Writers, Let’s Talk About Money

talk about money

When it comes to money talk, the general advice is not to talk about it at all. No good can come of sharing financial information with family, employers, and friends who don’t have a damn good reason to know your details. But there is a circumstance where I think it’s okay to discuss money, at least in general terms, and that’s where we writers are concerned.

See, there’s a perception out there in the world that all writers are rich, or at least doing well financially. Especially those who are traditionally published. The thinking goes that a publishing contract automatically confers enough money to make someone at least comfortable, if not disgustingly wealthy. Once you land that contract, it’s like landing a decent job. You can quit scraping by and live a decent life.

Those of us who live in this profession, though, know that this is rarely true. Yes, there is a tier of authors that make enough money to live off of. And there is a tier that is very wealthy. The rest… Not so much. It varies greatly, from those who can get by with just a part time job (or supportive working partner)  to supplement their writing income, to those who can’t even think about giving up the income of a regular job.

Then, of course (at least in the US), there’s the question of whether or not you can give up the health insurance offered by a regular job. If you’re not making enough money to pay for your own health insurance and cover your bills, you’re still tied to that day job. The number of writers who can quit some form of employment and write full time is small. Tiny, even.

Yet this myth of riches persists. I don’t know why. I can only assume it’s because writing itself has always been shrouded in an air of mystery. Even today, in a world where information is freely available, people still believe that all writers make money. I routinely have aspiring authors saying, “If I can just get published, all my financial worries will go away.” As if a published novel is a winning lottery ticket.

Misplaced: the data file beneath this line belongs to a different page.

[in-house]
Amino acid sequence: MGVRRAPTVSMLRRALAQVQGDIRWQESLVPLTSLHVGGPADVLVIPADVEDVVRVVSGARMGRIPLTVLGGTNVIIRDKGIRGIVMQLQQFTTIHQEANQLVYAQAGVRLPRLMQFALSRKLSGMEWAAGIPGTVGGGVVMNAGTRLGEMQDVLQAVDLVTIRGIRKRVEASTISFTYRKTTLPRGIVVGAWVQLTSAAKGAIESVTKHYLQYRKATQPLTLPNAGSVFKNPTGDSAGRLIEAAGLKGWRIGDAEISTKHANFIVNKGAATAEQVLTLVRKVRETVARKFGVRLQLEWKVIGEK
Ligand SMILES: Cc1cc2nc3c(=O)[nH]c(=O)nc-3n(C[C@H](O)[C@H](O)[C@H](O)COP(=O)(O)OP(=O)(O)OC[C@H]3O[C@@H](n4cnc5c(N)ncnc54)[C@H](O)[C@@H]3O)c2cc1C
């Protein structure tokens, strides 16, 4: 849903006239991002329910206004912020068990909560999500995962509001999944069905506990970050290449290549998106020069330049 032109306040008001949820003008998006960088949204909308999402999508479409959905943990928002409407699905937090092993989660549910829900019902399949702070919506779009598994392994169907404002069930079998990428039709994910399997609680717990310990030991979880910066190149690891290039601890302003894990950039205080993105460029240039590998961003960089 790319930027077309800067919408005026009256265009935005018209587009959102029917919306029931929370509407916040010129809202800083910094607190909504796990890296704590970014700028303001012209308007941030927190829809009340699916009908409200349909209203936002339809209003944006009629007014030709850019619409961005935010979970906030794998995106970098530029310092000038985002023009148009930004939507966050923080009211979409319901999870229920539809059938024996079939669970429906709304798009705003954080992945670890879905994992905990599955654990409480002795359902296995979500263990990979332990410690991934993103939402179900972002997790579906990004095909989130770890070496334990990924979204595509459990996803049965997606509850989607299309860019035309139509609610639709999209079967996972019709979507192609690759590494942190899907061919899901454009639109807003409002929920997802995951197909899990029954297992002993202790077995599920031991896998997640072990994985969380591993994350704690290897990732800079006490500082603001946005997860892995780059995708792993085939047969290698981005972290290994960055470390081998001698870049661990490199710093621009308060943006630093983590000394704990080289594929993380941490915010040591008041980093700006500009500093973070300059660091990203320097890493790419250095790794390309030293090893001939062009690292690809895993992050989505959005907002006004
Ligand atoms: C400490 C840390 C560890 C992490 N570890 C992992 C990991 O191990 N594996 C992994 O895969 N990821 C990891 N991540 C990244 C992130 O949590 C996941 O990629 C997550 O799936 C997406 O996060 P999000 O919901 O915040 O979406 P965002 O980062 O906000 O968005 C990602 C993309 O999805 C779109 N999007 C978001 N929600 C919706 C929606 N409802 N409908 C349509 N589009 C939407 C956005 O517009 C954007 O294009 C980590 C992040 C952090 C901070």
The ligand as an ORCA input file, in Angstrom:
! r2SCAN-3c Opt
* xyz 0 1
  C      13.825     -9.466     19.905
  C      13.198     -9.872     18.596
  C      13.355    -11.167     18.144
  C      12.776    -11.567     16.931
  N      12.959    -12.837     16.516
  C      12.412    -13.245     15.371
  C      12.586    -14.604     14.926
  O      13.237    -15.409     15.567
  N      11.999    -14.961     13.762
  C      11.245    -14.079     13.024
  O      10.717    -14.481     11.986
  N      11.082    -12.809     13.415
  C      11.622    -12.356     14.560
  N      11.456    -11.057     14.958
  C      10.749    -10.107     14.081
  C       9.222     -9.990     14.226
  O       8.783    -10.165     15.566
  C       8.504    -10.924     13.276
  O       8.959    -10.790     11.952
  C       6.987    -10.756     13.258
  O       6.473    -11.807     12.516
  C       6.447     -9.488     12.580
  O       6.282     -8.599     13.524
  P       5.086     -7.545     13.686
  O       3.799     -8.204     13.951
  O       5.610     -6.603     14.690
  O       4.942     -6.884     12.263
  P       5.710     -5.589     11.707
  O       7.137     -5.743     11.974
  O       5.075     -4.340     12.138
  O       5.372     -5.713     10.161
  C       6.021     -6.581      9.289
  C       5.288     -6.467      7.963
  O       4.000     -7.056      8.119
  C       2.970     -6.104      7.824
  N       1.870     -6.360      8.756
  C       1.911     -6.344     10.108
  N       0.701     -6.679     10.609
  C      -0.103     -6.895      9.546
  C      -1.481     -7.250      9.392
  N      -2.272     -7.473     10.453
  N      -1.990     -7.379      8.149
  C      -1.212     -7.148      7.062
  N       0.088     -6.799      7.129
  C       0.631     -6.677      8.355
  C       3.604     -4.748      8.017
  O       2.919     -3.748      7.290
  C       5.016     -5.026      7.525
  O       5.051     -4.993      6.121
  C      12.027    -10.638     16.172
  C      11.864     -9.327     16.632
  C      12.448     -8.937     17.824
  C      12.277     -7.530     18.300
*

Certainly it can be. There are novels that hit the stratosphere of earnings. But it’s best to think of it as a lottery ticket. You may hit it big, but the odds aren’t great. They’re pretty tiny, in fact. Best to have a Plan B.

But this brings me back to the reason why writers need to talk about money. We need to show new writers what reality is likely to look like. Not to discourage their aspirations… but to prepare them. Educate. It’s sad when you see a newly published writer rush to quit their day job, certain that money is now taken care of, only to see them return to work in a year because reality didn’t match the dream.

Even a huge advance will only take you so far and is no guarantee. If the book doesn’t sell, that advance is all you’ll have. The roads of publishing are littered with writers who didn’t “earn out” their advances and ended up back at real jobs.

Talking about money is also the only way to drive change in the industry. It’s not the job of publishers or retailers to ensure that writers make a living wage. Their job is secure their profits. If that means you make money, fine. But you are not their first priority. It’s our job to ensure that we are treated fairly.

If that means calling out retailers for predatory pricing programs, or publishers for unfair contracts, then let’s have that conversation. If it means drawing attention to the price of piracy, or the dangers of “free,” then let’s have that conversation, too. The need for affordable health insurance is another conversation for writers to have, especially in the US. There are organizations that support writers (like SCBWI, RWA, and SFWA) that encourage these conversations among members, as well. Join in. Look for solutions. Conversations can lead to change, but only if we get over the notion that money talk is taboo.

Obviously having these hard conversations isn’t going to make everyone rich. There will always be some who make more than others. But it’s impossible to deny that, right now, the number of writers who cannot make it without a day job (or two) is embarrassingly large. The reasons are many and varied. Certainly some of it goes to quality of work or “hustle” on the part of the author, but for many the problems stem from flaws in the system. And it’s absolutely okay to talk about those things.

No, you don’t have to give every gory detail of your financial situation. No one needs your exact numbers. But it’s okay to talk about money. You don’t have to hide under a rock, thinking somehow that you have to perpetuate the myth of “financially secure writer.” If things aren’t okay, it’s all right to say so and seek solutions.

(Photo courtesy of pefertig)

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